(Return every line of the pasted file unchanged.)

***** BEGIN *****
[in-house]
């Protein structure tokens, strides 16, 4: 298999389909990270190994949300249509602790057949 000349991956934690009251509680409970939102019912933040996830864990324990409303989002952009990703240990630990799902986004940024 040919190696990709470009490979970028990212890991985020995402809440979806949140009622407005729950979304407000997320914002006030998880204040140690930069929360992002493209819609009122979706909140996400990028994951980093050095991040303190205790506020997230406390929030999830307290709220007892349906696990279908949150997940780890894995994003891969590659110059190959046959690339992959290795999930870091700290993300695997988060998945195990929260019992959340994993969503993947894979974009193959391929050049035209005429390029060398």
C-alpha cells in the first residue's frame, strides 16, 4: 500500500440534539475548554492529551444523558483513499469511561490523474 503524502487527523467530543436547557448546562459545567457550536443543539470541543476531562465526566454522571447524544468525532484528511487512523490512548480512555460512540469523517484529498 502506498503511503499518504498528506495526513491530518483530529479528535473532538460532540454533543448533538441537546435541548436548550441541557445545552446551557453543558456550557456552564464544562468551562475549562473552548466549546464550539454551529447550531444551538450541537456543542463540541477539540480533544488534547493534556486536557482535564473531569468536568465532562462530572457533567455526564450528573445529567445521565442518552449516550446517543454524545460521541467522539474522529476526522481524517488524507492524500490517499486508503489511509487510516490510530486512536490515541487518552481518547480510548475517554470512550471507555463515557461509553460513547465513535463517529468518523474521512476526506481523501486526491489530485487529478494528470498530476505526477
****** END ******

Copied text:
[in-house]
């Protein structure tokens, strides 16, 4: 298999389909990270190994949300249509602790057949 000349991956934690009251509680409970939102019912933040996830864990324990409303989002952009990703240990630990799902986004940024 040919190696990709470009490979970028990212890991985020995402809440979806949140009622407005729950979304407000997320914002006030998880204040140690930069929360992002493209819609009122979706909140996400990028994951980093050095991040303190205790506020997230406390929030999830307290709220007892349906696990279908949150997940780890894995994003891969590659110059190959046959690339992959290795999930870091700290993300695997988060998945195990929260019992959340994993969503993947894979974009193959391929050049035209005429390029060398």
C-alpha cells in the first residue's frame, strides 16, 4: 500500500440534539475548554492529551444523558483513499469511561490523474 503524502487527523467530543436547557448546562459545567457550536443543539470541543476531562465526566454522571447524544468525532484528511487512523490512548480512555460512540469523517484529498 502506498503511503499518504498528506495526513491530518483530529479528535473532538460532540454533543448533538441537546435541548436548550441541557445545552446551557453543558456550557456552564464544562468551562475549562473552548466549546464550539454551529447550531444551538450541537456543542463540541477539540480533544488534547493534556486536557482535564473531569468536568465532562462530572457533567455526564450528573445529567445521565442518552449516550446517543454524545460521541467522539474522529476526522481524517488524507492524500490517499486508503489511509487510516490510530486512536490515541487518552481518547480510548475517554470512550471507555463515557461509553460513547465513535463517529468518523474521512476526506481523501486526491489530485487529478494528470498530476505526477